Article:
Prototype Builds


Below are some pictures we created to give ourselves an idea of what our final product might look like at the beginning of the semester.

Charging Unit side view
Charging Unit top view

Base Unit side view

Base Unit top view

After we did our research, development and testing of each part of our system; we began to build each side of our system.

dock test setup

Above is our dock test setup for the initial build. It has a USB enumeration chip, PIC16 micro-controller, H-Bridge, and inductive coil with capacitors tuned for 100kHz. The PIC generates two PWM square waves at 100kHz to drive the full H-Bridge.

coil test circuit

Above is our portable test circuit. This is just the inductive coil with tuned capacitors, 4 diode rectifier, Step-Up/Step-Down converter, and a LED. When the coil is placed in the magnetic field produced by the dock coil a sine wave is picked up. The 4 diode rectifier changes the sine wave into DC voltage. Then that DC voltage goes into the Step-Up/Step-Down converter and is transformed into current. This current is then used to light up the LED.

Test circuit working

above is our system working and lighting up a LED, we used this to verify that the Dock was properly transmitting.

Our Induction System

After the Dock was verified as transmitting correctly, we interfaced it with the Portable both at the initial build. On the left hand side you can see our charging dock. The top left green color board is the H-Bridge.

On the right hand side you can see our portable. The top part of the portable is the LiPo battery. This LiPo battery powers the board and LCD until it reaches our programmed low battery voltage. If it reaches the low battery voltage the system will switch to low power mode and wait for the battery to be charged. This prevents the battery from entering a region where it will no longer charge. Below the battery is our board and LCD. The board changes the incoming sine wave into DC voltage by sending the signal through a 4 diode rectifier. Then we take that voltage and input it to a Step-Up/Step-Down converter that changes the DC voltage into current. We then send this current into our charging chip and a small amount is also needed to run the fuel gauging circuitry. The PIC18 monitors the current in and out of the battery along with the voltage. We also have the PIC18 programmed to compute state of charge (SOC) in percent and time left on the battery. The portable circuitry is powered by the battery, so during operation there is a loss in current from that inductively received and that actually sunk into the LiPo battery to charge, measured to be less than 10mA at extreme cases with the currently populated parts in our design. The micro-controller on the Portable, known as the Fuel Gauge Controller, gathers samples of the instantaneous battery voltage and current through the use of external ADC chips and computes the battery characteristics through coulomb counting techniques to display them on the LCD. The LCD is only enabled to display information by an interrupt that wakes the Fuel Gauge Controller through simultaneous activation of the proximity sensors no matter the state of the Portable whether it be mounted or not on the Dock. This was implemented to conserve power used by minimizing the LCD enabled time.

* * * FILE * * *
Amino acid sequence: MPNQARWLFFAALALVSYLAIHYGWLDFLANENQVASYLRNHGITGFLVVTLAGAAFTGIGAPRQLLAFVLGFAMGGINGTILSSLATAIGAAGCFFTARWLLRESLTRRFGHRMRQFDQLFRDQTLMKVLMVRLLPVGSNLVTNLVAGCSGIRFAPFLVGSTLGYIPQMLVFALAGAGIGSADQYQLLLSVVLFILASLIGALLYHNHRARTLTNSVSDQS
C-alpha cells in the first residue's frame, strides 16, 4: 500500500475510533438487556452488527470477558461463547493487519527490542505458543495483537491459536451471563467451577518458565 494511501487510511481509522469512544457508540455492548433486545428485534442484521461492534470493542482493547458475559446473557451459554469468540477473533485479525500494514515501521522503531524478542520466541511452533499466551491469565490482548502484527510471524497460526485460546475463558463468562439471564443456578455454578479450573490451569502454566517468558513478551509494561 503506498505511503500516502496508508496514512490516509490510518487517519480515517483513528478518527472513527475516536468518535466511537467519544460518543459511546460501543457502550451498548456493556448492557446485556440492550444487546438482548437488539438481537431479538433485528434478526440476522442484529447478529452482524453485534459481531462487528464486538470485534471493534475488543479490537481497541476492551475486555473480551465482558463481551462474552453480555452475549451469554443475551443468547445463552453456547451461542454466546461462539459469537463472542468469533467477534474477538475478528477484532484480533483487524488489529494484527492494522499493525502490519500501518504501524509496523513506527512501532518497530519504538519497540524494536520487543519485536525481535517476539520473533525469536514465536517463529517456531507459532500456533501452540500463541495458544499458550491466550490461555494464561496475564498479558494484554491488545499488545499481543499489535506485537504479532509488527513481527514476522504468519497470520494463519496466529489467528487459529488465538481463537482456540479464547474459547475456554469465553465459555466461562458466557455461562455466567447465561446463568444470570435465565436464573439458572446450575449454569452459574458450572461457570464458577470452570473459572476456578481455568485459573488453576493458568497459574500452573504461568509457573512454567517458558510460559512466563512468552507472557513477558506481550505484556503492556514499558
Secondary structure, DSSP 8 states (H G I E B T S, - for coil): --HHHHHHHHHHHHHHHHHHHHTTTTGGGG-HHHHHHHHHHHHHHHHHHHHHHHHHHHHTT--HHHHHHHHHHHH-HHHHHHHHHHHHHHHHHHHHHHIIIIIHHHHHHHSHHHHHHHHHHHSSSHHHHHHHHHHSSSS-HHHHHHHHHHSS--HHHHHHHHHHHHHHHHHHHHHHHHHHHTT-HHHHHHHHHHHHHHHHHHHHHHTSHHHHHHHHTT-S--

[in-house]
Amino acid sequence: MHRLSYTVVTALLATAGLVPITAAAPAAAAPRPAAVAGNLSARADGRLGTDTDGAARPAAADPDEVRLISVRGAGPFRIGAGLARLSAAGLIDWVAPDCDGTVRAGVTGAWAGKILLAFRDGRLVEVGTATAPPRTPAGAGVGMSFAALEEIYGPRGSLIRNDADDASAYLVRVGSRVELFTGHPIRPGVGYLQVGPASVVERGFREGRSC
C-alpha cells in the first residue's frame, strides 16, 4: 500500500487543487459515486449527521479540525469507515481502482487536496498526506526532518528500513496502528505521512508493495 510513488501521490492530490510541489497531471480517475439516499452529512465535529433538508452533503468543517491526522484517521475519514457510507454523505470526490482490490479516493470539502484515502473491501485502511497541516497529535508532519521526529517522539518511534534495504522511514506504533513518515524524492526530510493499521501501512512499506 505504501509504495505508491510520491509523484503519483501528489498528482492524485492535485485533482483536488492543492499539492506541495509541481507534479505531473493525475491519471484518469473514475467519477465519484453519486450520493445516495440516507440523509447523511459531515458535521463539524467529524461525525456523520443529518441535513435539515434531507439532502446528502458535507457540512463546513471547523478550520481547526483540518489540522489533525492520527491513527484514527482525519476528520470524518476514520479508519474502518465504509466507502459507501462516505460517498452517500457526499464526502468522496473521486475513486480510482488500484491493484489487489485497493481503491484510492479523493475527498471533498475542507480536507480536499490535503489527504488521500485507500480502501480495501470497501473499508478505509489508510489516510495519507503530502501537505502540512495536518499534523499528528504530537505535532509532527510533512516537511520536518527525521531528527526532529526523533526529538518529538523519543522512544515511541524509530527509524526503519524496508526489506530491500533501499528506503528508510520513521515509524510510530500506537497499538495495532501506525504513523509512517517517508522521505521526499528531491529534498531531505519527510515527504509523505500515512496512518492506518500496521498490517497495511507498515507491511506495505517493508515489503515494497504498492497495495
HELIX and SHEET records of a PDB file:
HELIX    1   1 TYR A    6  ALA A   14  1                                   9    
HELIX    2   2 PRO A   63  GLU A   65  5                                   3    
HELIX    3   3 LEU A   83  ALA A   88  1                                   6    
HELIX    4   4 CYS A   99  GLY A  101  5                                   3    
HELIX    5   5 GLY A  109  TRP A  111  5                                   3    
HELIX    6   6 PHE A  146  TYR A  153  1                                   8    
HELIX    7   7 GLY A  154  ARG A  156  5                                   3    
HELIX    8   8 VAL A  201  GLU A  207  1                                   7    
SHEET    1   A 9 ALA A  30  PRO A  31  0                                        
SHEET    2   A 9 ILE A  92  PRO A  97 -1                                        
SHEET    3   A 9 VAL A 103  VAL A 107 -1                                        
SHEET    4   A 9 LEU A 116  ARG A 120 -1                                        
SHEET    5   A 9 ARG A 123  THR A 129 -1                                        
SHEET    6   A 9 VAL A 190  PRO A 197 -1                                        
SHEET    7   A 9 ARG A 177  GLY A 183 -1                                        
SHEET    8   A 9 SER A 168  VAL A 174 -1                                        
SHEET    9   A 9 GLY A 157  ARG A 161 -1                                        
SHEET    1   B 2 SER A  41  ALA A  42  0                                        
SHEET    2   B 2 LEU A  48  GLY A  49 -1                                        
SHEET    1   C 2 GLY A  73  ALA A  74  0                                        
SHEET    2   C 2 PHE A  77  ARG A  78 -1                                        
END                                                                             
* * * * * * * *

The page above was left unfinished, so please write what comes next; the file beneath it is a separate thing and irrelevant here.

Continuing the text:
We completed the final build, below are our layouts. We followed the same procedure for the initial build.


Click here to view the final Dock layout


Click here to view the final Portable layout


The video below demonstrates the necessity for a protection circuit on LiPo batteries since they can explode when over-discharged, charged, or heated.